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Is Psychology the Key to Better School Nutrition?

By: , SparkPeople Blogger
11/1/2010 5:56 AM   :  42 comments   :  12,260 Views

See More: in the news, children, food,
Professionals frequently use psychological techniques as part of their sales strategies. Similar approaches have been used in the restaurant industry as well. Psychologists help design menus, interior layouts, food presentation, and to train servers all in an attempt to influence how much we spend when we visit.

Earlier this month the USDA announced a new initiative using psychology and cafeteria design. They hope small, subtle, but intentional changes suggested by behavior scientists will help improve school lunch choice to reduce childhood obesity rates.

Some of the outlined smarter lunchroom suggestions make logical sense.

  • Offer a salad bar and make it easily accessible near the check out.

  • Place colorful fresh fruits in eye appealing fruit bowl arrangements.

  • Place chocolate or strawberry flavored milk behind the plain low fat milk so first impulses cause students to select the plain milk.

  • Provide smaller sized serving bowls to reduce portion sizes selected in self serve lines.

  • Offer a choice when possible especially for fruits and vegetables.

  • Place the vegetables at the start of the line instead of the entrée so children select them first.

  • Re-name healthy food options with creative descriptive names that entice selection.

  • Hide treats to make them less noticeable and require cash payment for desserts instead of including in meal price to discourage selection.

  • Make a "healthy express" checkout for students that do not select snacks or desserts.
Many children and teenagers resist well-intentioned lunch line interventions. Will these new strategies help reduce the childhood obesity problems If they are incorporated?

More than likely you had the long-standing lunch service model when you were in school. Students are served the daily standard meal on a school tray based on the USDA National School Lunch Program guidelines for a set price. That is what my children had in their elementary school until several years ago when their building received a cafeteria redesign. Part of the redesign also included a shift in food service method. A traditional service line remained for younger students to help them acclimate to school lunch processes. It also provided an opportunity for serving size and meal selection education. New self service lines were also created to provide older students with more food choices. Research shows that when students are permitted to decide which foods they prefer, there is less food waste, which helps the schools financial bottom line. Research also shows that choice increases student satisfaction, provides educational opportunities related to healthy food choices and increases intake of healthier foods to provide necessary nutrients for healthy bodies and minds. The new design still provided meals priced as a unit but students could decide which entrée, fruit or vegetable choice and combination they prefer. The school also had two different sections in lunch accounts to provide parents some control over their child's snack and dessert selections by separating the meal account from the snack account. Except for the fact that milk had to come from the snack account when you packed, it was nice that you didn't have to fund a snack account if you didn't want.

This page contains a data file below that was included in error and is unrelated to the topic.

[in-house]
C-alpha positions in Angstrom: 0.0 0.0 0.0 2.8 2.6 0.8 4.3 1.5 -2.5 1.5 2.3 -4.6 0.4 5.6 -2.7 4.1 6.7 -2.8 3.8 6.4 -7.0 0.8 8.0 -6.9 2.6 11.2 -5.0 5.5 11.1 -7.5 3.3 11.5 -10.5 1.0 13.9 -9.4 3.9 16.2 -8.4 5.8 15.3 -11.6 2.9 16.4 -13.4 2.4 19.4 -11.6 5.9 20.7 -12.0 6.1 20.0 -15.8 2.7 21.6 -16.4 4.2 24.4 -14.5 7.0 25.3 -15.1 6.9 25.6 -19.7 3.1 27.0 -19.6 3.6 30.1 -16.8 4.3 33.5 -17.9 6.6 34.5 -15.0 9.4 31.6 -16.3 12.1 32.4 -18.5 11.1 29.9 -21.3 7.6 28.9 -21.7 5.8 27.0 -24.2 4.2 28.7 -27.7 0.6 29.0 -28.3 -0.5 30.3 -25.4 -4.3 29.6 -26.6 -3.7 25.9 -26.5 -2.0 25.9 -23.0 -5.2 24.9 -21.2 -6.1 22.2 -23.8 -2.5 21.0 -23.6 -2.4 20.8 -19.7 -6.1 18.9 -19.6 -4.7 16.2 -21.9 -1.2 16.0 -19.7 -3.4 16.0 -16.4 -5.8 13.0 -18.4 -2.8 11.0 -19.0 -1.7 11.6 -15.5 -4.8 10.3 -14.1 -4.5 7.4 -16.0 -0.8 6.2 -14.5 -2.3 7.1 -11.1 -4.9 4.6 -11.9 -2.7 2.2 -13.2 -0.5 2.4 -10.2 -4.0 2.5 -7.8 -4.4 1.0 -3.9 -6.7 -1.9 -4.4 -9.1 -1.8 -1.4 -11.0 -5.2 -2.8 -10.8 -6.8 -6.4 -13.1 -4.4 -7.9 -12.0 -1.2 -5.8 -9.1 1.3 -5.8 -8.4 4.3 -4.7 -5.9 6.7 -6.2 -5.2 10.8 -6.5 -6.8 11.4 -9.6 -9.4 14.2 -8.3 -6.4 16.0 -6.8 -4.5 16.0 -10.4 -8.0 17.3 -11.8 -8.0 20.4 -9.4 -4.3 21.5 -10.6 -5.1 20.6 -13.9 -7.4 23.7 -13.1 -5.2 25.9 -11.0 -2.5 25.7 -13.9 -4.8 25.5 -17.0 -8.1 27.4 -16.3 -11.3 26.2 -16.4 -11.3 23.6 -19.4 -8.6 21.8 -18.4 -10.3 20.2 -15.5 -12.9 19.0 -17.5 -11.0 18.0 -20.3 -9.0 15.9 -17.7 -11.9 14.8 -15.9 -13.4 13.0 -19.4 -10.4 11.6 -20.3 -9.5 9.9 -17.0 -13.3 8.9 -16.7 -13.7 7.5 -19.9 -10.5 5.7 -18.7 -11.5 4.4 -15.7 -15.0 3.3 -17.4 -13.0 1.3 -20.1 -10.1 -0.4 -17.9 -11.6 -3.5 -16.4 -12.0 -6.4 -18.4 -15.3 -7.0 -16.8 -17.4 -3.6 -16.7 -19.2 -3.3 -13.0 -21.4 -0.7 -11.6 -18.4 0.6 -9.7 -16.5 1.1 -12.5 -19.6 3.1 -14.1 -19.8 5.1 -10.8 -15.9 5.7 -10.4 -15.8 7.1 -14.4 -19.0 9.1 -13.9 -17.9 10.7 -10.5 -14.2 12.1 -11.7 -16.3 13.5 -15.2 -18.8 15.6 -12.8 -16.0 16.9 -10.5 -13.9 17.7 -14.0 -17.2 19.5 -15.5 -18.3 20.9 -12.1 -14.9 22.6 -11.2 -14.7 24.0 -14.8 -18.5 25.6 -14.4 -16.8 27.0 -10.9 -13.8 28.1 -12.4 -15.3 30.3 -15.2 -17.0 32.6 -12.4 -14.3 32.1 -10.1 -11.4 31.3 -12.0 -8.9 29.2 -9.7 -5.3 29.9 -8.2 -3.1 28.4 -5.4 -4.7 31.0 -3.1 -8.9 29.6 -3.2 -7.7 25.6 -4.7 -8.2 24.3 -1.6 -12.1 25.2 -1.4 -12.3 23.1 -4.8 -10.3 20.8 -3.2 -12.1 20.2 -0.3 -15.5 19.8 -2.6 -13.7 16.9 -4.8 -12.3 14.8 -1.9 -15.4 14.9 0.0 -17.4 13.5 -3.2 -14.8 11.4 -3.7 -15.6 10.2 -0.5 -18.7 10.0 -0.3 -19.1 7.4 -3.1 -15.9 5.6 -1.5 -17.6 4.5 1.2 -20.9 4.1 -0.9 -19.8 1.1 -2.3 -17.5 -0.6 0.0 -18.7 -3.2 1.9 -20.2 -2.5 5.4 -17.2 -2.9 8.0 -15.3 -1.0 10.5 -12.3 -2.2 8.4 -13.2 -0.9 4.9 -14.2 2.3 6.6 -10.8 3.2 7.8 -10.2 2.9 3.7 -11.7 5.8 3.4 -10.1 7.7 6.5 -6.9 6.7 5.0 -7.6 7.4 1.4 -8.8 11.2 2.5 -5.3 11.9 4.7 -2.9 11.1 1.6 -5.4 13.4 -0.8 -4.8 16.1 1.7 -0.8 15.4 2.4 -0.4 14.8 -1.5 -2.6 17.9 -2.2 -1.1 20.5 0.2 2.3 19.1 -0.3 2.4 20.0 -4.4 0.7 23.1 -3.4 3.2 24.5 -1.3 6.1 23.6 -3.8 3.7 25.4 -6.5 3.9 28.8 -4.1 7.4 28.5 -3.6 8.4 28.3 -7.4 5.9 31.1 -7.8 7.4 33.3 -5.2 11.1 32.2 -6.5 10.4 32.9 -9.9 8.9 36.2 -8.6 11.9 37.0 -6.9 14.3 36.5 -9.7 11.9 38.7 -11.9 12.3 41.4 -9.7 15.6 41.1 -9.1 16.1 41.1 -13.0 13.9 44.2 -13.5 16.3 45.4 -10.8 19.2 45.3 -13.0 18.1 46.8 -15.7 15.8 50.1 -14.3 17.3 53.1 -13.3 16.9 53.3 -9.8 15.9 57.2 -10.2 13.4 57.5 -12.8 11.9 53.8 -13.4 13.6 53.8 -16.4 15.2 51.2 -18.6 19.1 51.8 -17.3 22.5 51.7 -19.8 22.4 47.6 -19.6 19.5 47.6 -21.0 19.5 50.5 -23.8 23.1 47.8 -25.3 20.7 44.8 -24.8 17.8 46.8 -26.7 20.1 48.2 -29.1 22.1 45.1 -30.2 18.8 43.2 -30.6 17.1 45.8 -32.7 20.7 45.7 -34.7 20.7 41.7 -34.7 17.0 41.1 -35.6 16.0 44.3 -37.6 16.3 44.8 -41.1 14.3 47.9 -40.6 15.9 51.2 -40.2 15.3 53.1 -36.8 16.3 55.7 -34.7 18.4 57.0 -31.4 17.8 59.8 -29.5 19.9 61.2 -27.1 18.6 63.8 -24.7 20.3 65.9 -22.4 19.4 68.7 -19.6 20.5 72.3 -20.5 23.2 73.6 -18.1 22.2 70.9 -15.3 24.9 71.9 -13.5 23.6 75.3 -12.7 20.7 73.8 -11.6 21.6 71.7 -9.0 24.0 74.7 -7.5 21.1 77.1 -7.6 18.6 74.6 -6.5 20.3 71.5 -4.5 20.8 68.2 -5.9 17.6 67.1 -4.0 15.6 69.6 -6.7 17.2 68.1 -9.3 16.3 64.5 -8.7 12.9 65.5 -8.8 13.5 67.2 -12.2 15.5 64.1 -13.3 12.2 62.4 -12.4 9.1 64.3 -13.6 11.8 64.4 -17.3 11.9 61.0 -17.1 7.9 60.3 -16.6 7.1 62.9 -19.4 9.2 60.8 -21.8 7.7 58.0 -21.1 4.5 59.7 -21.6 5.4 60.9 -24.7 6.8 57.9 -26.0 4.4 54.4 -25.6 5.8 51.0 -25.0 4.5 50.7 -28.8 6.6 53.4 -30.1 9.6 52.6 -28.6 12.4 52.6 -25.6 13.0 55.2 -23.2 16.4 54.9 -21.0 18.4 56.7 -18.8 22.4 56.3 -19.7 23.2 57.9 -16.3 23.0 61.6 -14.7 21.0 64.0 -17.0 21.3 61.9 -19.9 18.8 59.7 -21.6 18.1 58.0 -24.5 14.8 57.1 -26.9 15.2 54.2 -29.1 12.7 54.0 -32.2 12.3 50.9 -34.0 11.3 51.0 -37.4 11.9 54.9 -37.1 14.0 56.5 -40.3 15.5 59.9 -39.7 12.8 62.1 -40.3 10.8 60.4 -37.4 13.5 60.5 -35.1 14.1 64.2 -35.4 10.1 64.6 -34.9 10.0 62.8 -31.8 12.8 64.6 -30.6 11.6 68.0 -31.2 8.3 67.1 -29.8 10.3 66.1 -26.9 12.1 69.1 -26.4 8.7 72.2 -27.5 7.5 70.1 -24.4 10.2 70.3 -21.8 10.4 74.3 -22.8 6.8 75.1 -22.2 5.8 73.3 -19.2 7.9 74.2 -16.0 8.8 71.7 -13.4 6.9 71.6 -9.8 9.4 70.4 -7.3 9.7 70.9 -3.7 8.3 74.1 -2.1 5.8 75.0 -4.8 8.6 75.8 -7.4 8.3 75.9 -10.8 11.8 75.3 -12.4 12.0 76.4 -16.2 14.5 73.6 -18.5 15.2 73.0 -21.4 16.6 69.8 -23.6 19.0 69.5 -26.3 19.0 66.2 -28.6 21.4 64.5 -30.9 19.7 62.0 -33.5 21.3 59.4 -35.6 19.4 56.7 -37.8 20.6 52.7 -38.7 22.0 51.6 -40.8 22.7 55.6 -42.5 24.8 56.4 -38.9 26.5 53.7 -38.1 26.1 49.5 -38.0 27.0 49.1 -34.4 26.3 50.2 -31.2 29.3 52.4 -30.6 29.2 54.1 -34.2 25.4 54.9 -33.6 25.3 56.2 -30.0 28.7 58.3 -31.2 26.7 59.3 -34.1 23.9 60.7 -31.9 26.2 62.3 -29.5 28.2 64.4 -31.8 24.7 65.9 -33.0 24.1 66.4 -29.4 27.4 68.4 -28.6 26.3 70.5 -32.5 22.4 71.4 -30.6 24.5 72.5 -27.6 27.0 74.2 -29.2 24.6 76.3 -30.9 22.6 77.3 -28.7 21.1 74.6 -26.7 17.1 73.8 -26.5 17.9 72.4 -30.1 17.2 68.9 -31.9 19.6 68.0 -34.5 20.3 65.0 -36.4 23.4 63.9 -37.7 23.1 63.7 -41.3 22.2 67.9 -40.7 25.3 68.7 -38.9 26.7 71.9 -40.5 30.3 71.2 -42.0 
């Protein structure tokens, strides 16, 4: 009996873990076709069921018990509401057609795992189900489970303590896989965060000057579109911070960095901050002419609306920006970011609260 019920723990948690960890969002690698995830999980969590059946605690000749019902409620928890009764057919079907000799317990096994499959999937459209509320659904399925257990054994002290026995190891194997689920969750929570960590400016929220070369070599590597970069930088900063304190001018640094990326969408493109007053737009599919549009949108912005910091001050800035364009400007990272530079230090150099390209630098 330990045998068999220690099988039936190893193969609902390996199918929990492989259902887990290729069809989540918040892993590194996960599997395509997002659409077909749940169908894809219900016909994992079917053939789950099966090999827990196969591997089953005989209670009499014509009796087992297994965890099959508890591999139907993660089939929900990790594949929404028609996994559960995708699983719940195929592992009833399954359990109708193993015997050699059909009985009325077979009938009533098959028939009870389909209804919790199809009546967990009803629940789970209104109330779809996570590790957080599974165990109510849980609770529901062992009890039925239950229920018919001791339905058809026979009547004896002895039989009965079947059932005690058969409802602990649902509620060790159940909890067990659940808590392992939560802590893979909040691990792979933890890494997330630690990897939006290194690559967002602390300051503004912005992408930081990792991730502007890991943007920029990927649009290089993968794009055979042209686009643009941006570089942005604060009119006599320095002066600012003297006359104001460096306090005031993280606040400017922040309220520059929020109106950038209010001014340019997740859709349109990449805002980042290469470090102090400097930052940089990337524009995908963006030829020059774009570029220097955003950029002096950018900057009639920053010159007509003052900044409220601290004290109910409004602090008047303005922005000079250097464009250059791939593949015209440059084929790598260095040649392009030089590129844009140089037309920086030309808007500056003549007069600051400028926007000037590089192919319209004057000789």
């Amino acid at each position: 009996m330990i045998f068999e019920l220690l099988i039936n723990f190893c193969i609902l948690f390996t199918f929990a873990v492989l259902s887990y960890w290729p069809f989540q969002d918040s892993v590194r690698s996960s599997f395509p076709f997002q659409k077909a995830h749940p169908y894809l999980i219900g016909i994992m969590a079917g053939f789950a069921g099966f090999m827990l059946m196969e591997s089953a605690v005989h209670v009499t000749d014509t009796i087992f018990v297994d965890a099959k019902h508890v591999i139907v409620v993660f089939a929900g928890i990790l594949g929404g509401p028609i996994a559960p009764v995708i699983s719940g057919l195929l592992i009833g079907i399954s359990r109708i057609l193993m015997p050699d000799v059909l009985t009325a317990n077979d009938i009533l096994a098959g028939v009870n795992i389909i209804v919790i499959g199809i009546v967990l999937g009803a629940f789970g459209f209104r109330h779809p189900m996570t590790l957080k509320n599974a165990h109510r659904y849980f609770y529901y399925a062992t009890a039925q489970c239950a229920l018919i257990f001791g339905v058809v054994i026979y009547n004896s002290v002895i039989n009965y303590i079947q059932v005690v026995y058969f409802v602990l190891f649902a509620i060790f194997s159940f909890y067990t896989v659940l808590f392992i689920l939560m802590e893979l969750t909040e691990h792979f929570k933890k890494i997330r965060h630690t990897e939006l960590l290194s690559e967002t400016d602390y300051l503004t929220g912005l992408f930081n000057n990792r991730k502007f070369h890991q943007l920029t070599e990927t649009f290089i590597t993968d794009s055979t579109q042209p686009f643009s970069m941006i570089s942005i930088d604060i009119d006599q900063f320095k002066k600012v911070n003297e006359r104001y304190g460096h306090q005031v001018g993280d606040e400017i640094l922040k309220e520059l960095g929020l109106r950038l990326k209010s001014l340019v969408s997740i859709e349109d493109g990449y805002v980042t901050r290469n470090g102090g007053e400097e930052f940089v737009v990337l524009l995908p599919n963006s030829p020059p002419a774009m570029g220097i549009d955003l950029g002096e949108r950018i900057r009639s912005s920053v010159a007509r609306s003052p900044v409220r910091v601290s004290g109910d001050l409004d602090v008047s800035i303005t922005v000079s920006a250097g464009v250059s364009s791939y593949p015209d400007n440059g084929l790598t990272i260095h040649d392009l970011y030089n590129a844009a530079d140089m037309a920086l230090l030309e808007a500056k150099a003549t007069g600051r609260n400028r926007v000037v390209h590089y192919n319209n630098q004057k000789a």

The new USDA lunchroom strategies appear to be based on the "offer versus serve" lunch model previously added to our building. For buildings that have this type of service model, incorporating many of the suggested strategies should not be difficult and will more than likely show favorable results. However, for those buildings that still rely on the traditional service line configuration for meal service, more planning and "out of the box" problem solving will likely be necessary to figure out how to incorporate ideas in a cost effective and time sensitive way. With tight state budgets and ongoing staff reductions to balance school budgets, it may be difficult or cost and time prohibitive to focus on psychological strategies aimed to increase healthy lunch selections that may or may not influence a child's overall weight.

Do the schools in your part of the country have a traditional service model or an offer versus serve model? Do you think changing meal service models and including subtle psychological changes would help reduce childhood obesity rates?


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